The walls on either side of the settle are painted by Edward and Georgina Burne-Jones as their wedding present to the Morris couple. They depict The Wedding Tale of Sir Degrevant.

(Photo source)
Recently, a mural believed to be painted by Elizabeth Siddal as she recuperated at the house shortly before her death, was uncovered hidden behind a wardrobe. This is a fragment of the mural scheme, it is currently being restored, as you can see its in quite a bad state of deterioration. This was painted in William and Jane's bedroom, where a sunflower scheme is being uncovered on the ceiling and walls.

This pattern "Kelmscott Tree" found on the Morris Bed at Kelmscott Manor, currently at the Tate Britain Pre-Raphaelite exhibition. The bed pelmet, in this pattern, was designed by May Morris, and embroidered by Lily Yeats and Ellen Wright (1891-3).

These blocks would have been used by Morris & Co. to screenprint their patterns onto paper, some of the more intricate patterns would have required many of these, resulting in a more costly design.

While in Red House, Morris designed his first three patterns for Morris & Co.; Trellis, Daisy and Fruit (Pomegranate). These were inspired by the flora and fauna surrounding Red House.

These famous round windows feature in the upstairs hallway. The glass is handpainted by Morris in a medieval pattern featuring his motto Si Je Puis ("If I Can").

The view of the back of the house.

In 1865, due to financial and work commitments, Morris had to sacrifice his house of dreams.

May Morris would only have been a child when they left in 1865, this photograph may well have been taken in the interior of Red House.

These photos, were taken in 1865, the year the Morris family moved out of Red House. Taken by Robert Parsons and styled by Rossetti (they were taken in his garden) they were to inspire the Pre-Raphaelite inclination in art as well as photography.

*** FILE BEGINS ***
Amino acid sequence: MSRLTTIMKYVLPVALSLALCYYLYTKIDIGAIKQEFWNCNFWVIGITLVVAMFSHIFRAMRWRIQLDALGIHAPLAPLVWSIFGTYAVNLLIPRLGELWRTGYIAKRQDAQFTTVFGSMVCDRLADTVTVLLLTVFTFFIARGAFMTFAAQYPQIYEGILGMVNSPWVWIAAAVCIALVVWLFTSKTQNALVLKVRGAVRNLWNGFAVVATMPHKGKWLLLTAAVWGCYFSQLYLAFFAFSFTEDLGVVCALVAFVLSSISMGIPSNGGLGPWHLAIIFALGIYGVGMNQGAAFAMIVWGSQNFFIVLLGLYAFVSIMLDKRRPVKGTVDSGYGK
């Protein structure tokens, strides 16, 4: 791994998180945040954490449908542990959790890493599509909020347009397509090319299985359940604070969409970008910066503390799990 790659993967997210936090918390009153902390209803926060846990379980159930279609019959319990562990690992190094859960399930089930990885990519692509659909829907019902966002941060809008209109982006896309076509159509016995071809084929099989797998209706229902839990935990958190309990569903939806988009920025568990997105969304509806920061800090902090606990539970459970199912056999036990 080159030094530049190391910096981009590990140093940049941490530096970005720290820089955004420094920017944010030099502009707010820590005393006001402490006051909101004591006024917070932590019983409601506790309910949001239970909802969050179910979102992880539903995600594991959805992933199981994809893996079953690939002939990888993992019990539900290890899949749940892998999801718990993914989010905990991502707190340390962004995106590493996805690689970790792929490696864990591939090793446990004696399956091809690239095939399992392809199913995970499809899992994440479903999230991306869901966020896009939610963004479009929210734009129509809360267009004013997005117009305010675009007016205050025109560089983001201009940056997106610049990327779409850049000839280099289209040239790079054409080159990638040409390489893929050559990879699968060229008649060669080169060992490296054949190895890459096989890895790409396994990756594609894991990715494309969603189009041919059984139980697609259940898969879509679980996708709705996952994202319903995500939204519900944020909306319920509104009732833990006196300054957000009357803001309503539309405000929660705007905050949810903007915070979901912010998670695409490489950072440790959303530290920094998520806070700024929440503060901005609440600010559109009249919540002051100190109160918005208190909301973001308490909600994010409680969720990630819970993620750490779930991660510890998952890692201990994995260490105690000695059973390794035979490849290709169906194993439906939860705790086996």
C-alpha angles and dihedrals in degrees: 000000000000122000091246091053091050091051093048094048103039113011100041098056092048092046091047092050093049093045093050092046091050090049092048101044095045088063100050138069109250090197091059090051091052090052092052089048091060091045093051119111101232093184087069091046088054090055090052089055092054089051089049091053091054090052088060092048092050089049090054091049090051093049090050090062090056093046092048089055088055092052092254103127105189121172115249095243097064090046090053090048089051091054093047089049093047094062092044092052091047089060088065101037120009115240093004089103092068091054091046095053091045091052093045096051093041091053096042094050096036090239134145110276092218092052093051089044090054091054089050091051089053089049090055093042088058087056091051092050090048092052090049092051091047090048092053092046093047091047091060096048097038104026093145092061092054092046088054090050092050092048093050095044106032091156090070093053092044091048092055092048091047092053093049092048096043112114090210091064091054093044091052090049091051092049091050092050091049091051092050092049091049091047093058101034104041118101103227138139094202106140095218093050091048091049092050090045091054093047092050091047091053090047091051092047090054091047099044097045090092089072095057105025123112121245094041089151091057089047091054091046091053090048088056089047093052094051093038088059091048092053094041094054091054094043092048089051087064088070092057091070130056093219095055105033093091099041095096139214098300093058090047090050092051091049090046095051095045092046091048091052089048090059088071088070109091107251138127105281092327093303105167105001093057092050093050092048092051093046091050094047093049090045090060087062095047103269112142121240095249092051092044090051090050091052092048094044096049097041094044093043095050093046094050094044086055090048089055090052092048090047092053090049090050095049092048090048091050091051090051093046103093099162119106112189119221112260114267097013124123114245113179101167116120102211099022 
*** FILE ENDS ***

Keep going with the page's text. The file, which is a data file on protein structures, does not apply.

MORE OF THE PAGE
It seems hard to imagine now, that this once was positively rural, and now its just another suburb of London. All these estates have popped up around Red House, which still has the luxury of its garden. The houses all vary in age and style. I noticed that some of the earliest houses dated from 1876, when Morris' house was completed in 1860, 16 years before these houses were erected. Possibly the closest houses at the time?

As always you can click on the photos to enlarge them.

**Also this is a great video, featuring reknowned Pre-Raphaelite academic Jan Marsh, talking about Red House.

You can get the train from Charing Cross or Victoria station to Bexleyheath. Admission is £8 for adults, there is no student rate. The house is decorated for the Christmas!


  1. This is amazing. What a beautiful place and I love all the detail you have put into the blogpost it's so interesting. It's really ace that you could take photographs, I went to Kelmscott Manor and no images were allowed inside the house. :(

  2. Absolutely love this post, Zoe! William Morris is someone whom I know very little about, so this blog was extra informative for me. Reminds me of Keats for some reason, all the artwork and moods inspired from it. So wonderful to think such finery existed back in the 1800s.